The bizarre gossip was fueled by the unexpected reappearance into the public eye of the evil but respected longtime historical despot of Crooked Corners, Leonard Marx. His death by gunshot 18 years ago did not keep him from retaining a powerful presence in local politics until being overwhelmingly ousted by disgruntled voters last year. By local law the previous mayor replaces a newly elected leader if that person is removed. Research into whether or not Marx himself wrote this law into the city's constitution is inconclusive, and there is no proof that Blount and Marx are, as one suspicious resident described, "in cahoots like chiggers and long grass."

In the meantime, deposed Ronald Flint, having taken his lumps with relative grace, has been seen at his usual haunts downtown, including Sue's Cafe, where he ordered the soup of the day and a half sandwich yesterday afternoon and was seen joking with the waitress. His former assistant, Anita Saguaro, who now works under Marx again, told this reporter over the telephone that Flint claimed to be relieved when he left office because he would "no longer have to wear a (word deleted) tie."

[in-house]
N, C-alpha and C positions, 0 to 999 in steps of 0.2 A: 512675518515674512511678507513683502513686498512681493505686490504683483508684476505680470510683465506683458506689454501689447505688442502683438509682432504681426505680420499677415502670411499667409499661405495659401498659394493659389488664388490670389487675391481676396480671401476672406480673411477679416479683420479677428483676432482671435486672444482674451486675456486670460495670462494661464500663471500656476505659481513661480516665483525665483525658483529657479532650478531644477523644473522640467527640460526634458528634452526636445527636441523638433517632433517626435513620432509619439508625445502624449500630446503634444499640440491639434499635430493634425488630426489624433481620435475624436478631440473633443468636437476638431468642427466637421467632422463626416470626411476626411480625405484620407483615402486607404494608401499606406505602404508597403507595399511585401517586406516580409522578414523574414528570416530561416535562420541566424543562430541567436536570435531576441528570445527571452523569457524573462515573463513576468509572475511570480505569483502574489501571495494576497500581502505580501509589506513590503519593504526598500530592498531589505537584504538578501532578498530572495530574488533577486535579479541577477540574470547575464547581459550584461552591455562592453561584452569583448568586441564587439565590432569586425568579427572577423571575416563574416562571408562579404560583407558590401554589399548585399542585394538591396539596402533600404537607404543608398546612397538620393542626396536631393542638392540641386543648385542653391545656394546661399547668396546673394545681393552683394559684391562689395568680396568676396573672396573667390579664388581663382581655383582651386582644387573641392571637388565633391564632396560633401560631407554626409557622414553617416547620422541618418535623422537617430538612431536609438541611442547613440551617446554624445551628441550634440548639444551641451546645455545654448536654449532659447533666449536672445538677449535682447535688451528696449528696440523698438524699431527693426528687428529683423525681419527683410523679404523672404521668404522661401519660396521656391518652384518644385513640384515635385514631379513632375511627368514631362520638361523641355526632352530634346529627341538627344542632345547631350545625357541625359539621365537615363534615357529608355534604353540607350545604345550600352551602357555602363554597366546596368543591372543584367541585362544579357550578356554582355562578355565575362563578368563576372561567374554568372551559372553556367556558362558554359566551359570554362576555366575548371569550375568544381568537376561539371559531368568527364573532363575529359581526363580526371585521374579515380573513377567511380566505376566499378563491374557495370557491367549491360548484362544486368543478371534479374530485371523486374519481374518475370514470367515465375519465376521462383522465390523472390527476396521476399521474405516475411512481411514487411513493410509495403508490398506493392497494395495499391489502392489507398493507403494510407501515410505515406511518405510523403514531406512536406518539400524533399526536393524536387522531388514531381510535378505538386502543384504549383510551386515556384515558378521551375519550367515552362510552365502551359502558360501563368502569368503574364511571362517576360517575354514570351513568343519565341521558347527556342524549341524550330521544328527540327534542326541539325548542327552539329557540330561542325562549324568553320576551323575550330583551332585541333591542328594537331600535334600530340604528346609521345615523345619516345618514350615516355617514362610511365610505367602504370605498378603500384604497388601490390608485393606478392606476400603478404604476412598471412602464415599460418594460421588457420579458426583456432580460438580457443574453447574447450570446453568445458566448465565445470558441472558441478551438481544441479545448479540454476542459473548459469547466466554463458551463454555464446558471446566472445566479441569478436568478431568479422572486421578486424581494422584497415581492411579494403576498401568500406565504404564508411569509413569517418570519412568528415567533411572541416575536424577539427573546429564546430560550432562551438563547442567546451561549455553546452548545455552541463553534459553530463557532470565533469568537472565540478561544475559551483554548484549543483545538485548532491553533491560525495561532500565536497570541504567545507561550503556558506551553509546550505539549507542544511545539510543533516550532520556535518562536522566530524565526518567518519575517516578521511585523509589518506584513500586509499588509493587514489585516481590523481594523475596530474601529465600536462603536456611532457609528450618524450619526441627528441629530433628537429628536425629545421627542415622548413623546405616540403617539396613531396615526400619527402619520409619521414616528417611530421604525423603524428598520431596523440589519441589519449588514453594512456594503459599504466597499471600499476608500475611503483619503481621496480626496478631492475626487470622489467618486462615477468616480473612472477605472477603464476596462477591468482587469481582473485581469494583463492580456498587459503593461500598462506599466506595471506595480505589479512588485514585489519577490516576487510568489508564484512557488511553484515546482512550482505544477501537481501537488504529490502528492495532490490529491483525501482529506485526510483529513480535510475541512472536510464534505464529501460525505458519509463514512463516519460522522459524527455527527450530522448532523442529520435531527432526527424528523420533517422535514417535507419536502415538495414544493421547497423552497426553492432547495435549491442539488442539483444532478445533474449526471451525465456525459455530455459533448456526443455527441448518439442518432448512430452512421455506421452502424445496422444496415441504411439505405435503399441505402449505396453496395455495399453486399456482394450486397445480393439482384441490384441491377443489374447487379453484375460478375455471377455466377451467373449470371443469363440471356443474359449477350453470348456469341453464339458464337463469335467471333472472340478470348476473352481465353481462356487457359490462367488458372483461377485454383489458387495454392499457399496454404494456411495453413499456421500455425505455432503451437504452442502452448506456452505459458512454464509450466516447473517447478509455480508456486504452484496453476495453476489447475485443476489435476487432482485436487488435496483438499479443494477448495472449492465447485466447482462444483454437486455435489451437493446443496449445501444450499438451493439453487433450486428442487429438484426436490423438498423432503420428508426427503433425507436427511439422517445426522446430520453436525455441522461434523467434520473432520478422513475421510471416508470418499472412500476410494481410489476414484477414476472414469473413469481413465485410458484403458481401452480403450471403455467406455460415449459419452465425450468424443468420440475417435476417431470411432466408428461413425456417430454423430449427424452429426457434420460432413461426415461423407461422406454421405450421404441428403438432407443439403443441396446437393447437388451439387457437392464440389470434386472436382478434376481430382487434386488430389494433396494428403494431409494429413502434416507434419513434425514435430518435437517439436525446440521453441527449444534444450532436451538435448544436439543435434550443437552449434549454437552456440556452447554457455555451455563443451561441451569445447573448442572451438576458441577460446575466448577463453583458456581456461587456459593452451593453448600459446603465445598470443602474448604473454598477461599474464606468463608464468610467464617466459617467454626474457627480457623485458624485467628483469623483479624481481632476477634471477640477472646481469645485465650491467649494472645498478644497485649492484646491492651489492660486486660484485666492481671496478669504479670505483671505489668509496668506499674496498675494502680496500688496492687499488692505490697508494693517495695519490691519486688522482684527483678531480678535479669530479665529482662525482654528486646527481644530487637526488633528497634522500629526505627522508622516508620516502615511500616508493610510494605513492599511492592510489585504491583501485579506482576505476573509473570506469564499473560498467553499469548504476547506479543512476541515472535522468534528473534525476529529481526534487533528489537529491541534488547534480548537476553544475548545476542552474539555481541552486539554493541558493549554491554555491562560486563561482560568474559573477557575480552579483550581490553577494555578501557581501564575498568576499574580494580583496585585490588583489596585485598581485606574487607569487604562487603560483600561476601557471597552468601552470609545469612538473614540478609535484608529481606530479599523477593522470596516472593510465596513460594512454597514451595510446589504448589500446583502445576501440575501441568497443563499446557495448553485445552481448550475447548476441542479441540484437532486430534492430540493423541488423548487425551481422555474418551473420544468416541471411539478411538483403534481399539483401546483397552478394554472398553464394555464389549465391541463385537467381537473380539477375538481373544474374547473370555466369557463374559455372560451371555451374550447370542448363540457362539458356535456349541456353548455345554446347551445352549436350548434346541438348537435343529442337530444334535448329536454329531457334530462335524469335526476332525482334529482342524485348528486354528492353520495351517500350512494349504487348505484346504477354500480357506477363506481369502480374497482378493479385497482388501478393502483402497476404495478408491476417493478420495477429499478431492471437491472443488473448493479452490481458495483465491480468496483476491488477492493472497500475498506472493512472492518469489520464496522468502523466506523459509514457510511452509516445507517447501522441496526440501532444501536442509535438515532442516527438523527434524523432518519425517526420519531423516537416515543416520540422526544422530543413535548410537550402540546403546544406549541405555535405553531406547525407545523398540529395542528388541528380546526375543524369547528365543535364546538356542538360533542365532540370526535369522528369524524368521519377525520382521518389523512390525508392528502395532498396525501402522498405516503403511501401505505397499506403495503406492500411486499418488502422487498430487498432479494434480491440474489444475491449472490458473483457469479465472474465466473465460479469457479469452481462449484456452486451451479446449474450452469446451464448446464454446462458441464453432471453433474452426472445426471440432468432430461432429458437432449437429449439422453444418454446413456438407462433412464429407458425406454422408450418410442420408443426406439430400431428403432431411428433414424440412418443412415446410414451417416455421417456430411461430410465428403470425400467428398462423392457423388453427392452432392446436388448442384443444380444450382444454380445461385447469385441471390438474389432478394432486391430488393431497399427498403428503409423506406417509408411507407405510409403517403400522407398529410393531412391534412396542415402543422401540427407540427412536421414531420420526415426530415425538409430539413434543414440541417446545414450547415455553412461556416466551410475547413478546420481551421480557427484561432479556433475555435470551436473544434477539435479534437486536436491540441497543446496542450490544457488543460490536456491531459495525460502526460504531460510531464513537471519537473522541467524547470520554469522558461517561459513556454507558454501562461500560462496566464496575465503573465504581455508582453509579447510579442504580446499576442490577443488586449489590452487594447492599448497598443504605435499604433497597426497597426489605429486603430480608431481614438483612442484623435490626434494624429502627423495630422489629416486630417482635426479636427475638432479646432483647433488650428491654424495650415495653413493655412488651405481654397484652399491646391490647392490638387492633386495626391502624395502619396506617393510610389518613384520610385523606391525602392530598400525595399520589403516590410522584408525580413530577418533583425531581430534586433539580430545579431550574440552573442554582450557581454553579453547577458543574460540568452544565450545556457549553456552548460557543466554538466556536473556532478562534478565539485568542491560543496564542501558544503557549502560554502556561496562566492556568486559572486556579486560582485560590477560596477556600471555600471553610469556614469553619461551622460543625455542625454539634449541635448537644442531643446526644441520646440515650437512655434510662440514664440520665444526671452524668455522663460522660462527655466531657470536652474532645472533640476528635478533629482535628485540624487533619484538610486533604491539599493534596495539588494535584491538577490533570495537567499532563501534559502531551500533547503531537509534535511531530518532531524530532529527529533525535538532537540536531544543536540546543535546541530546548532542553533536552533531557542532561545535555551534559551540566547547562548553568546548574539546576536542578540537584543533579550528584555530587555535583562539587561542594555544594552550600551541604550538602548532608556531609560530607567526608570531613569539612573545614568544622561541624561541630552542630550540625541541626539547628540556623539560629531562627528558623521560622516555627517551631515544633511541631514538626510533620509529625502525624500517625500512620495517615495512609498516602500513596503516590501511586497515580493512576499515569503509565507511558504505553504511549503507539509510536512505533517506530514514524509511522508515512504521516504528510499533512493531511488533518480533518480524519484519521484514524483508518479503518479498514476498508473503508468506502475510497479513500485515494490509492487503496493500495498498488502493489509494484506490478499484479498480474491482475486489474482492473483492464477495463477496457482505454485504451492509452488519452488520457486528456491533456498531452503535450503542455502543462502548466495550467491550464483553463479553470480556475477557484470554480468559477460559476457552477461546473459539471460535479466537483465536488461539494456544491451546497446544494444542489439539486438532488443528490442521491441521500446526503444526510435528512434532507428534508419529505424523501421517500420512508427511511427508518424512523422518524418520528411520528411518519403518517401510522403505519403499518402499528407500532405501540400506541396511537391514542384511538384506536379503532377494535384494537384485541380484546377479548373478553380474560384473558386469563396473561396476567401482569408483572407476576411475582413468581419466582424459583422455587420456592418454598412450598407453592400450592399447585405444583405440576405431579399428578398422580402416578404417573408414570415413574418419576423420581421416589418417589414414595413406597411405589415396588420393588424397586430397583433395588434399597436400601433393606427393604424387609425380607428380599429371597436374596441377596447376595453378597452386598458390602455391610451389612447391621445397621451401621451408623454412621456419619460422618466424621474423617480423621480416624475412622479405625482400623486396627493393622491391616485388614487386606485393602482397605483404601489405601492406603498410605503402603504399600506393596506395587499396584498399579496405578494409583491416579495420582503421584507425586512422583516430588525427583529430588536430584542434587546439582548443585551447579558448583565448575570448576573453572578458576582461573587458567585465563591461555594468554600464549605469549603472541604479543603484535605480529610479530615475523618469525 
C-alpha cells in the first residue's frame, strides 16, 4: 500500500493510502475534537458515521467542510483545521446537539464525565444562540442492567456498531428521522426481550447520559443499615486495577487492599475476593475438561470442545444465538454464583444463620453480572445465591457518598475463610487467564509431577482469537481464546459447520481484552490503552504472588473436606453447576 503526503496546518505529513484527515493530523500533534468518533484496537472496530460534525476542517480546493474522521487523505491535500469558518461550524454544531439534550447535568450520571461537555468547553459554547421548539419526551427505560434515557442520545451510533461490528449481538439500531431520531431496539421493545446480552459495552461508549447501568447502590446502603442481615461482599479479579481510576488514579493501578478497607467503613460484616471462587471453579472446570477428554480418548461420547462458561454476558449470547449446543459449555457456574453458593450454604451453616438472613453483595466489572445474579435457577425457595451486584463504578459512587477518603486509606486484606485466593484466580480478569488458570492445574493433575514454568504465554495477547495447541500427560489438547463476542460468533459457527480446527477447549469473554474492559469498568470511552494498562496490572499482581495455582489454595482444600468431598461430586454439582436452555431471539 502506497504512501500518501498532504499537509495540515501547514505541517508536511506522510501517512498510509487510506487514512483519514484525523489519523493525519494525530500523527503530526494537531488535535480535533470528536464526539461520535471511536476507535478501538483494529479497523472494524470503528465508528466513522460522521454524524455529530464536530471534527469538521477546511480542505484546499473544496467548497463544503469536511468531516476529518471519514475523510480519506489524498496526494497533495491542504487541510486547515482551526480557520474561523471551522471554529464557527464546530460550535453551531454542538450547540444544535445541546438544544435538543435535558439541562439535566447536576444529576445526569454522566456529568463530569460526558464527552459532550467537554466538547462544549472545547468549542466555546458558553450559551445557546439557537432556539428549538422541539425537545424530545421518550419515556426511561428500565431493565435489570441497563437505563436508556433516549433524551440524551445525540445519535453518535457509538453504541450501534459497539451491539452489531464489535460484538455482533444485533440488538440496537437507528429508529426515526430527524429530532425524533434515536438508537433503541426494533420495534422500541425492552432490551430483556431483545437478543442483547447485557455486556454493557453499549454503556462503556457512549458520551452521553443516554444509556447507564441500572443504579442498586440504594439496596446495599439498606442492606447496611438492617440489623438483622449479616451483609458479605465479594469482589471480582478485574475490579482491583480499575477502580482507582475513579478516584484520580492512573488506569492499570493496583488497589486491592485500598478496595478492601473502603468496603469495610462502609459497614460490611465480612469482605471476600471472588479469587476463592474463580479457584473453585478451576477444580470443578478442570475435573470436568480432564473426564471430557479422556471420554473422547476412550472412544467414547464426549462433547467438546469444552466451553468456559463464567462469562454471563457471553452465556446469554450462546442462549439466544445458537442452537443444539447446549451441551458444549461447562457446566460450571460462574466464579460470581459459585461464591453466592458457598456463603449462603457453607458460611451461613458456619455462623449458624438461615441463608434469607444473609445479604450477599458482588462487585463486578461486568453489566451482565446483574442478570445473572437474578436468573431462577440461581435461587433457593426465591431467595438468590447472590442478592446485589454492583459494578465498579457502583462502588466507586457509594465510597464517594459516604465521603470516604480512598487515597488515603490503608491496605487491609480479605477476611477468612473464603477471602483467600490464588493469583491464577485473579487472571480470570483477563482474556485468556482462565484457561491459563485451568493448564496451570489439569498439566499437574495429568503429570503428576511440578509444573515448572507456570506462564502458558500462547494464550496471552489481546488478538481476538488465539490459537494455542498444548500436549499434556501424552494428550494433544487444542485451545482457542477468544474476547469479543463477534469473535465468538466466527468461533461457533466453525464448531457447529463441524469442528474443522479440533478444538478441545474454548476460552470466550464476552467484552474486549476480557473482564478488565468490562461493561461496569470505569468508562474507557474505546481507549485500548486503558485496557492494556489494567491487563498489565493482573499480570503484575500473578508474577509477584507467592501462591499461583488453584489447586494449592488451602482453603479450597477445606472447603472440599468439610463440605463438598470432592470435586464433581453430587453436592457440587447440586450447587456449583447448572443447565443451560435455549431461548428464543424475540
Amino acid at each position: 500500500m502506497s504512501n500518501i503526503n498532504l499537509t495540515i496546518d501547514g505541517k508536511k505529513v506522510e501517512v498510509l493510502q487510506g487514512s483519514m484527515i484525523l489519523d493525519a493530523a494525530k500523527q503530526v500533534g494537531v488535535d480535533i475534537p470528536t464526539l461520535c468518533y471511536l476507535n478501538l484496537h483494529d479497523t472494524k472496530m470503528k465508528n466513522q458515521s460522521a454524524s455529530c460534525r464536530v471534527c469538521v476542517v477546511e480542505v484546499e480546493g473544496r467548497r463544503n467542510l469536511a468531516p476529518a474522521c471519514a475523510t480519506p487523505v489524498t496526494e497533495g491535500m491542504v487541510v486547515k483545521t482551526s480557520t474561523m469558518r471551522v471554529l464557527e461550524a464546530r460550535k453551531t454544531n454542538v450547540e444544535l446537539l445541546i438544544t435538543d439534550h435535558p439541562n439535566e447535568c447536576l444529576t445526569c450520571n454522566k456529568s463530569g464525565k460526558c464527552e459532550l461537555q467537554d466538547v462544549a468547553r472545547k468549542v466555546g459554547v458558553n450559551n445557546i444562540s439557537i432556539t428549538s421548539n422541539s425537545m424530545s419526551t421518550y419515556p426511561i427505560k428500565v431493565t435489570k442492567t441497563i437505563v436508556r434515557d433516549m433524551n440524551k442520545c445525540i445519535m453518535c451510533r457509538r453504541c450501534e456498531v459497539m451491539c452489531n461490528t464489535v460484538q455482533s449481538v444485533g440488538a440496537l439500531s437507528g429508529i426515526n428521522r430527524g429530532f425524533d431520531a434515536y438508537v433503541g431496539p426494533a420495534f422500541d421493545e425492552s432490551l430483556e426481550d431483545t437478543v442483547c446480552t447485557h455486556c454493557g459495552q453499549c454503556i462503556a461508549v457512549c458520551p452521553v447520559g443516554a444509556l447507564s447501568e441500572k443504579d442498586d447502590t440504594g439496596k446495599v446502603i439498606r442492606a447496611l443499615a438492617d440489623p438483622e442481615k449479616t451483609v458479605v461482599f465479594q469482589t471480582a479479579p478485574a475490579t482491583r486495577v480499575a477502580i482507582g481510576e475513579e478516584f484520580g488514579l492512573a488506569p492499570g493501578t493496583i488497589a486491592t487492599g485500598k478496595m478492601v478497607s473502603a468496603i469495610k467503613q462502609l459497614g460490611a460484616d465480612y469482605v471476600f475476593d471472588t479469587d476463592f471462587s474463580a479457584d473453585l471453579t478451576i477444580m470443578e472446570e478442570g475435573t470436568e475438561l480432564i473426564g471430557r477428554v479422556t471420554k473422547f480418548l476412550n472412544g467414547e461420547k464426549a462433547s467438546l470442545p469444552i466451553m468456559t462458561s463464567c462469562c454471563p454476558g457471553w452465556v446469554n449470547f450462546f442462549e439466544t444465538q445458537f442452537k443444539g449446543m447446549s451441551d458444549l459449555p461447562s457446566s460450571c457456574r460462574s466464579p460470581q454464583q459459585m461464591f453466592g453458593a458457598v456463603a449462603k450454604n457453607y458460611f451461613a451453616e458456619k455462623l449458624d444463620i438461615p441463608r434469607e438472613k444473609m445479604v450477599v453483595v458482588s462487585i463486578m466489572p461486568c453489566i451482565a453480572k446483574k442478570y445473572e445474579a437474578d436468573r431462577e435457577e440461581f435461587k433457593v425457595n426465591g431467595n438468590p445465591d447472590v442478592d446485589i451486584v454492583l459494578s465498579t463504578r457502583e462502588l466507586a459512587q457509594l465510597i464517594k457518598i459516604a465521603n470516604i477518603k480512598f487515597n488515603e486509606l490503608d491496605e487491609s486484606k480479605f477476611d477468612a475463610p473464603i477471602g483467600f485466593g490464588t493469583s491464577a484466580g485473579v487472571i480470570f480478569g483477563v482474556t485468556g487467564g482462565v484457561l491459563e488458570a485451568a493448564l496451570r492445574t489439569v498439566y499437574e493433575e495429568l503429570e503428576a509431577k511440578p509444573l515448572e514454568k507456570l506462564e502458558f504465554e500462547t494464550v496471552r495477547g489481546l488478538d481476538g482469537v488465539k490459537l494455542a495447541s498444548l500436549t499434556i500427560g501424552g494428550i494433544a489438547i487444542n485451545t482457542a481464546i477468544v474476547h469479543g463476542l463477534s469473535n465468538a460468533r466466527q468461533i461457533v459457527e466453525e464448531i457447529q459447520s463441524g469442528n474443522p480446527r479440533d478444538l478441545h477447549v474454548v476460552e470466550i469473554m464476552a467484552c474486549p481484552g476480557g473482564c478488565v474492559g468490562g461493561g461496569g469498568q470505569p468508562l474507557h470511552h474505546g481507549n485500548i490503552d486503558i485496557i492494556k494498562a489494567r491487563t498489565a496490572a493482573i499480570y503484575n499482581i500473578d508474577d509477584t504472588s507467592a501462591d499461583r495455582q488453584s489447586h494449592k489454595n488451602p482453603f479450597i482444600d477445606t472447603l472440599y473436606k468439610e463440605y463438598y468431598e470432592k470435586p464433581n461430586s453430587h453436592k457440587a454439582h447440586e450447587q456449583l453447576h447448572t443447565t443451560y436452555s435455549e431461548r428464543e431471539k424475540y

Mutants continue to breed at fast, unnecessary pace
By Rockefeller Stone, world beat reporter forced to slum locally

Quickly replacing their dead with a fresh batch of four and sometimes seventeen children, the mutant residents of Crooked Corners have "contemptuously and knowingly" ignored the gross overcrowding of the county in an apparent attempt to burgeon their future voting block, according to population control advocates.

With their triplicate noses and occasional protuberant trunks, the mutants sniff with indifference at suggestions that excessively large families and unnecessary children lead to a host of problems such as disease, pollution, congestion and a shortage of movie theatre seating.